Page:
I can vividly recall a certain day from second grade. I was trying to make an ice fort for my GI Joes out of the contents of a huge jar of glue and some Popsicle sticks I found in the art room closet. It would have worked, too, had the art teacher not stopped me with the question “Honey, what kind of fool are you?” This was back in the day when teachers could both call a student “Honey” and insult him freely. There was mastery in the way she did both at once. And since that day, it seems as though my life has been one long quest to answer that very question: What kind of fool am I?
It turns out that there are many answers to that question. My wife has more than a few thoughts on the topic as well. But I have found a new answer by thinking about Loree Bohl’s garden featured in Many Plants, One Garden. Loree is like many of us: fond of plants, and given to bringing home as many of them as possible. She adds and adds to her garden, and things only look better. You can see the lush beauty of her garden in every photo.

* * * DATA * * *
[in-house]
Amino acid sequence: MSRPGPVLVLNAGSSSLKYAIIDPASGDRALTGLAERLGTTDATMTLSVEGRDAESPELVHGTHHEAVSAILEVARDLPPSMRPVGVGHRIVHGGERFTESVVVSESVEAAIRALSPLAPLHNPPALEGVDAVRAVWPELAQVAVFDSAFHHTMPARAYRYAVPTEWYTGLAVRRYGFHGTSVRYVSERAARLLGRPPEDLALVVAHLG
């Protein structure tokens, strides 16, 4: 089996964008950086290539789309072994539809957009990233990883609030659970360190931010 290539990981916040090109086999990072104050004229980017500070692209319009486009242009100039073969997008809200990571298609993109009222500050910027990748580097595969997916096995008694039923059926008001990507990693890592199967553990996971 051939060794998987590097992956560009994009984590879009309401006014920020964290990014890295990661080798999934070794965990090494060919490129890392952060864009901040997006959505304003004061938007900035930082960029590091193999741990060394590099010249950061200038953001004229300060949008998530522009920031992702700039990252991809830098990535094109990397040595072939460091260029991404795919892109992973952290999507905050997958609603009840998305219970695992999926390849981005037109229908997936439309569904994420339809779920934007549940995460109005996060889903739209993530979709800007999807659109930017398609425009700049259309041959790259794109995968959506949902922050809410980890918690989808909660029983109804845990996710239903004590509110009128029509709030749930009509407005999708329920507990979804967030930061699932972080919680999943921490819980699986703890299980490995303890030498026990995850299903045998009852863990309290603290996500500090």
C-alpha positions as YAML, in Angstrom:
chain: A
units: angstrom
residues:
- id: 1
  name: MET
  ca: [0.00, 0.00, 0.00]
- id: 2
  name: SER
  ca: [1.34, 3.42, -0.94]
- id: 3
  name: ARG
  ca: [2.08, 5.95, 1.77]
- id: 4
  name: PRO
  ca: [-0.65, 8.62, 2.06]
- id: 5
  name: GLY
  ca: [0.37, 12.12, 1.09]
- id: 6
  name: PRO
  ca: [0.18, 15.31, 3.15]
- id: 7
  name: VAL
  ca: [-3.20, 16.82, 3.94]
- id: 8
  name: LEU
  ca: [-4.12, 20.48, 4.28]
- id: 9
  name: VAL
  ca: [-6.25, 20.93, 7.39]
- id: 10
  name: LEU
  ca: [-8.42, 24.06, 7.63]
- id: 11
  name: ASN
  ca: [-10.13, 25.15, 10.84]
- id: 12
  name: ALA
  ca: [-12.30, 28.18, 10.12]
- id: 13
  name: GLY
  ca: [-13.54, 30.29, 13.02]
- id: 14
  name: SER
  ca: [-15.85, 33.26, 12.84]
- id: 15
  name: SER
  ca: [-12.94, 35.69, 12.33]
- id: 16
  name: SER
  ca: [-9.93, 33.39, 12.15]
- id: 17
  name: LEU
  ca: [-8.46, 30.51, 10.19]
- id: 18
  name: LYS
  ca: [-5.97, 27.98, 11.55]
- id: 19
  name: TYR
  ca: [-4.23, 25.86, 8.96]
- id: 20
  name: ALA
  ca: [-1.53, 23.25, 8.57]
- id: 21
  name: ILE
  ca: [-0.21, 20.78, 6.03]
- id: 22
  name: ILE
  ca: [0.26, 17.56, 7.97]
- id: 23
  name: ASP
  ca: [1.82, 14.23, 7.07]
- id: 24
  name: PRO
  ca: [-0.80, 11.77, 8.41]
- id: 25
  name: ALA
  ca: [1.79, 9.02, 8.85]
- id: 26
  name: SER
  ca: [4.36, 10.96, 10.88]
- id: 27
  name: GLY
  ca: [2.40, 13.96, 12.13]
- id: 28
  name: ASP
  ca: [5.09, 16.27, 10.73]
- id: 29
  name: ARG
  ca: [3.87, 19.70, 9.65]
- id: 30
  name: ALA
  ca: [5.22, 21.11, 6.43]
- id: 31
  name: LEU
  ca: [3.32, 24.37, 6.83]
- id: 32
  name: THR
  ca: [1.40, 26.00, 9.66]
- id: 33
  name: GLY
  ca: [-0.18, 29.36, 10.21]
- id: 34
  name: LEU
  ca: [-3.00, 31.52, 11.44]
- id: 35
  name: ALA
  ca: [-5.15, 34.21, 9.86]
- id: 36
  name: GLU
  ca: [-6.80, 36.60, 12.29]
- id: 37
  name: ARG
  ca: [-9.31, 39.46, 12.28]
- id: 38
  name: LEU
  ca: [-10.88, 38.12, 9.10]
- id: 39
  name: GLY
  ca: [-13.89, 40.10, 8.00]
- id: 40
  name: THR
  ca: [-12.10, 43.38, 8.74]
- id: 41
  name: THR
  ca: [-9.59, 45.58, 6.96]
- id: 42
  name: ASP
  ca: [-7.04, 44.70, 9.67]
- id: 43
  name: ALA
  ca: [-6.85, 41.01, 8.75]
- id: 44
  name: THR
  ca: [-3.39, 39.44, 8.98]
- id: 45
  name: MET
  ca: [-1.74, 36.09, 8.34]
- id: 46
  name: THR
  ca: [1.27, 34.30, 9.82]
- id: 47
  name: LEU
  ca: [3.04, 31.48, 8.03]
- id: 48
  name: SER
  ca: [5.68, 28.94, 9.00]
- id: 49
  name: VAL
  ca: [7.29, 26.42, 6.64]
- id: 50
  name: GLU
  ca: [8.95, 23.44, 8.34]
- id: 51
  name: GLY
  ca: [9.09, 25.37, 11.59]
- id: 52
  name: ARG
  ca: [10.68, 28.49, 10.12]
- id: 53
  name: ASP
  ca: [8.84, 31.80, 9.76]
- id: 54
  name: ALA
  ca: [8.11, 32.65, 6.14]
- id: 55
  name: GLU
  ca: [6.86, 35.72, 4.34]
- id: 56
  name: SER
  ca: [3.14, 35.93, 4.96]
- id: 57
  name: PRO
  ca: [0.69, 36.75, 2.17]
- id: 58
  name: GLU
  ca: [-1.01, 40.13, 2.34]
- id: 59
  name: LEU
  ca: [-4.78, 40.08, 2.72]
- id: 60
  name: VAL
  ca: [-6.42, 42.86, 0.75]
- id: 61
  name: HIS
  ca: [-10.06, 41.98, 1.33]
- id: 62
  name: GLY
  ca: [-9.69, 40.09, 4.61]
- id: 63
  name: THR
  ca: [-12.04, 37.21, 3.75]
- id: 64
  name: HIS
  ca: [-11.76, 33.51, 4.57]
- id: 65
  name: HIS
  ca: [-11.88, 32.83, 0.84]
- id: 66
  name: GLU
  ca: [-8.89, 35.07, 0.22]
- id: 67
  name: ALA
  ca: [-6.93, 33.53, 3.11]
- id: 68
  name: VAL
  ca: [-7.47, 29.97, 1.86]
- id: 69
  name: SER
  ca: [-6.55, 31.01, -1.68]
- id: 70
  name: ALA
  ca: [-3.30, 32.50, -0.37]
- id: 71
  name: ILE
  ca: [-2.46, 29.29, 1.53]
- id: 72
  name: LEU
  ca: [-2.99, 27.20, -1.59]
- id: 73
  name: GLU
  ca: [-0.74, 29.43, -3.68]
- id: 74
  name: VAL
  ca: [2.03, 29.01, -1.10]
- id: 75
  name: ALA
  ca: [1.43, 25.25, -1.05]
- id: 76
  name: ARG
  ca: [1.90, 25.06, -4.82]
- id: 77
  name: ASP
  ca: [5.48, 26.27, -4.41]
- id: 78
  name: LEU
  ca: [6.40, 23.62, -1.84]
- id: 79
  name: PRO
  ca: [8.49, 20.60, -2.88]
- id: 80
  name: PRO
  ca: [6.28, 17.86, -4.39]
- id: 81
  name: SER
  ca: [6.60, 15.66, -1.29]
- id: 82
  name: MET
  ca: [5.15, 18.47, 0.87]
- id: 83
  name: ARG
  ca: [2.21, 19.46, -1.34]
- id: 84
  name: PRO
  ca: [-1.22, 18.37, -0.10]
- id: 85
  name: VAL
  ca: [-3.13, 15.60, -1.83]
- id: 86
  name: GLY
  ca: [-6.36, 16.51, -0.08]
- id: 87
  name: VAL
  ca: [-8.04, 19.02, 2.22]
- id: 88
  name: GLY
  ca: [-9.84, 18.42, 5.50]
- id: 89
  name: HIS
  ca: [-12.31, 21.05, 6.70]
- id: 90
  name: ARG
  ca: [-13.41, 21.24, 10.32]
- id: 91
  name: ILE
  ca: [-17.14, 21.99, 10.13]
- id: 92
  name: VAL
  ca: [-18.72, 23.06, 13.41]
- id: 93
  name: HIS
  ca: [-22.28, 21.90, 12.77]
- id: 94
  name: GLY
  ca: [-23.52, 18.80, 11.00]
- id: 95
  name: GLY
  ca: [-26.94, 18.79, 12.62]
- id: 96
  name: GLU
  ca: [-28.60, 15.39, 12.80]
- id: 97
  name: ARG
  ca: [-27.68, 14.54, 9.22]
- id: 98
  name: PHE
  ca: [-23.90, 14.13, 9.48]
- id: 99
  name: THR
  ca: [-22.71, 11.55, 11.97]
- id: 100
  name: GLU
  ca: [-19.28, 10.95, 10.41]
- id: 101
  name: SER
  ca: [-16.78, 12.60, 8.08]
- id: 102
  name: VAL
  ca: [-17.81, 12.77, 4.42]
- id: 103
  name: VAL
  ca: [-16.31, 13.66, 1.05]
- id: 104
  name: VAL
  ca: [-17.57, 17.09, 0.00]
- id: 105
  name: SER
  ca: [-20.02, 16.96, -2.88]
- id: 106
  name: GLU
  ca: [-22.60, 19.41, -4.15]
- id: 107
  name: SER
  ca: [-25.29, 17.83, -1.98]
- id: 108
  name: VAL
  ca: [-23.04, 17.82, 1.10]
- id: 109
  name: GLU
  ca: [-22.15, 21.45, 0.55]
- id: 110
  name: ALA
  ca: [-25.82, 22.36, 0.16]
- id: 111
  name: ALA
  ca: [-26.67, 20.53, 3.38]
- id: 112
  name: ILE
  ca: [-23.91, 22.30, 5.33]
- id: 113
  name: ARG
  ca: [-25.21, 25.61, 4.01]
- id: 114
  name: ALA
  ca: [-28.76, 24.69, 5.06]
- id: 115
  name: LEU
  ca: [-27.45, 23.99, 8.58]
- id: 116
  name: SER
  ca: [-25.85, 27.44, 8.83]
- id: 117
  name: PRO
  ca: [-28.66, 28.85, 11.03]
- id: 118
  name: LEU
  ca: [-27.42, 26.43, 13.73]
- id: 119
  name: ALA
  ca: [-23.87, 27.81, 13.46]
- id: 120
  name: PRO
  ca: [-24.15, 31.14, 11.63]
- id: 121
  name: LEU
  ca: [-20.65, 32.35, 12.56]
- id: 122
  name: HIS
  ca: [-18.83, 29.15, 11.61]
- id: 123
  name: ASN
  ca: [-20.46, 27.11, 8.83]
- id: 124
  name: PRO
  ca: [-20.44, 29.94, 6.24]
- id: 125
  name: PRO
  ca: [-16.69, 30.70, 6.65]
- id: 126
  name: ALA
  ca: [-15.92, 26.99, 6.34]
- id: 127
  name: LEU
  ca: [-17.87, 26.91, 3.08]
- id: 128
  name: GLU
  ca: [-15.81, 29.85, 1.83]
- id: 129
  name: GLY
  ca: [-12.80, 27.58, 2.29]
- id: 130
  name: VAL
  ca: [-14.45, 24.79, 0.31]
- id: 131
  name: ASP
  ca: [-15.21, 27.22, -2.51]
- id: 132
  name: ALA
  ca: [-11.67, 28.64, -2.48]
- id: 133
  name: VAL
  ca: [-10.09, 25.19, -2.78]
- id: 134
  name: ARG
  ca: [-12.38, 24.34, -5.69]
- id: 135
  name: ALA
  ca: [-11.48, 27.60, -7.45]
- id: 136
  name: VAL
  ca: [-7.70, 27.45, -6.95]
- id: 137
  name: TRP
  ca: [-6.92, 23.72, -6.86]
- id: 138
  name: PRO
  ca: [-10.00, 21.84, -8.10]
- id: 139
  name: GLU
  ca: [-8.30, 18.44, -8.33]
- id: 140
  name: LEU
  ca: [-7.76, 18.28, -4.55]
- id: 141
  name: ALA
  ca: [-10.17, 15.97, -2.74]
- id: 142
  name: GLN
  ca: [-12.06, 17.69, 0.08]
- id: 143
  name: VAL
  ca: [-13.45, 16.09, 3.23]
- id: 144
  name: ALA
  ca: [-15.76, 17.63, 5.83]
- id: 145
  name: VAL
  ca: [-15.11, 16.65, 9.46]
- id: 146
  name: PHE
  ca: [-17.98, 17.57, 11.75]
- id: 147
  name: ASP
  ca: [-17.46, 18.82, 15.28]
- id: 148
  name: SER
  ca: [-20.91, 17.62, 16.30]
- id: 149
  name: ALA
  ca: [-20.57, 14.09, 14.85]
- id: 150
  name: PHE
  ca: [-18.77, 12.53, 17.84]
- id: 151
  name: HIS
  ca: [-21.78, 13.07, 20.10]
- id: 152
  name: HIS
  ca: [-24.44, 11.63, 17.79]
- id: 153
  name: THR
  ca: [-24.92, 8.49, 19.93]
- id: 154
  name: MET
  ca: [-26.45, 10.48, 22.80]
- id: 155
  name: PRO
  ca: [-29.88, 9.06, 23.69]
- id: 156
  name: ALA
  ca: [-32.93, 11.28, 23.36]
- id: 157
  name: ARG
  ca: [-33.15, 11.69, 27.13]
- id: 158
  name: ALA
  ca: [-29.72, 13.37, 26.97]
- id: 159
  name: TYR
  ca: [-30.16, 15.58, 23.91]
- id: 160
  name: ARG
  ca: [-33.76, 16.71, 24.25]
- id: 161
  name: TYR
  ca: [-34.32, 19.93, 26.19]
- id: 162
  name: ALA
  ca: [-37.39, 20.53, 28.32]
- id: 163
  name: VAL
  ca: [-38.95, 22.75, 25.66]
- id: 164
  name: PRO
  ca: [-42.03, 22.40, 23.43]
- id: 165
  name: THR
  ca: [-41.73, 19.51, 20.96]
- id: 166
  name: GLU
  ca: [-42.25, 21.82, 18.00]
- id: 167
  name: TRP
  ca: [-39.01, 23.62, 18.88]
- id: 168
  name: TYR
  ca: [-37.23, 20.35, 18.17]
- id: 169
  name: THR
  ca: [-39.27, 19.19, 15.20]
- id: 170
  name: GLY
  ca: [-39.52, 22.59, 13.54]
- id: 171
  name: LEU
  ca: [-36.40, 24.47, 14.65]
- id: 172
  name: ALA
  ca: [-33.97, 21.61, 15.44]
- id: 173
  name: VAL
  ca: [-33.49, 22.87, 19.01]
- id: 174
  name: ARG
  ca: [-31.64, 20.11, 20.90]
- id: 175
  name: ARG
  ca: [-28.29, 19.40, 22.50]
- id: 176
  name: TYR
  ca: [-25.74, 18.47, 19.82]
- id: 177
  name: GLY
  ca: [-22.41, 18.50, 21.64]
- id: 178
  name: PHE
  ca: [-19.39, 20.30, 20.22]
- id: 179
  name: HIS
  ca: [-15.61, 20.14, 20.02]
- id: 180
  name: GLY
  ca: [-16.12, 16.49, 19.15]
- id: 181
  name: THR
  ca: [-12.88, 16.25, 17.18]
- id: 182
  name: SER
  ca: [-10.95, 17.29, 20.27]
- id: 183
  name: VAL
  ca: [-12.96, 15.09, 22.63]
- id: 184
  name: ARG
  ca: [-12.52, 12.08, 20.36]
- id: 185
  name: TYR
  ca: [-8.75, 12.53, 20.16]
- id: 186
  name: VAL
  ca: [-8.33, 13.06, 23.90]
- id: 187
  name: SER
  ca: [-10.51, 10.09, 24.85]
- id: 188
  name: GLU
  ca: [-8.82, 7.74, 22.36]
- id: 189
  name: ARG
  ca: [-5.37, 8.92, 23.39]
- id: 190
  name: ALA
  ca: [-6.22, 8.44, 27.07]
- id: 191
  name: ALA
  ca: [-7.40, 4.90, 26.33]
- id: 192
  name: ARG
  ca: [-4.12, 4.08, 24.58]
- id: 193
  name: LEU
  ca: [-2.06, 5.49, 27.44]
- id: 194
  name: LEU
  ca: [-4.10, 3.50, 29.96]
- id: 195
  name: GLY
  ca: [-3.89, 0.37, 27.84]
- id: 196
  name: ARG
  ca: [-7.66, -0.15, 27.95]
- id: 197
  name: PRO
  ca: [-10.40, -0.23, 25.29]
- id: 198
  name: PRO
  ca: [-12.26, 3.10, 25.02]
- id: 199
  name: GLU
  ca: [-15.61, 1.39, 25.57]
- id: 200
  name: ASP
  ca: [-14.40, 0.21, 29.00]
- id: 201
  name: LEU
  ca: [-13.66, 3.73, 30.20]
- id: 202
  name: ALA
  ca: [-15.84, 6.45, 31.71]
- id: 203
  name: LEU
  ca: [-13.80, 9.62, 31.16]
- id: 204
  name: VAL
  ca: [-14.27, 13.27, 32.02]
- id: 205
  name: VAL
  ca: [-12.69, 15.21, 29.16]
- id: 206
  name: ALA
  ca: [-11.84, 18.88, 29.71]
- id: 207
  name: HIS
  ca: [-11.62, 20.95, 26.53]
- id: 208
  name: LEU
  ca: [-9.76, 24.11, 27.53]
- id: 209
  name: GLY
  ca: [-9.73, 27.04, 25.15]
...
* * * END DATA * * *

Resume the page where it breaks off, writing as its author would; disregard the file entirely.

I, too, bring home a large number of plants. Some even get planted and survive. But my garden is nowhere near the level of Loree’s. There is more happening in her garden, and in any decent garden, than just a lot of plants growing. Loree has ideas on what plants should go in certain areas. I put things where there is open space. She reflects on what is working and what needs changing. In my garden, if a plant is doing fine, I don’t want to mess with it. If it is struggling, it will soon yield some open space for another plant that I just had to have.
A successful ornamental gardener needs to have an eye for the artistry of plants and how they work together. Such a person must have the courage to try, and when the attempt doesn’t work out, to try something different. Often it is this courage that helps develop the artistic eye. And it is the eye that sees that a garden isn’t about the number of plants it holds, but how those plants play a part in making the whole space more beautiful.
So to succeed, one needs to think, act, and reconsider.
Any fool can plant a lot of plants. And that’s the kind of fool I am.
—Steve Aitken, editor at large
From Fine Gardening #196
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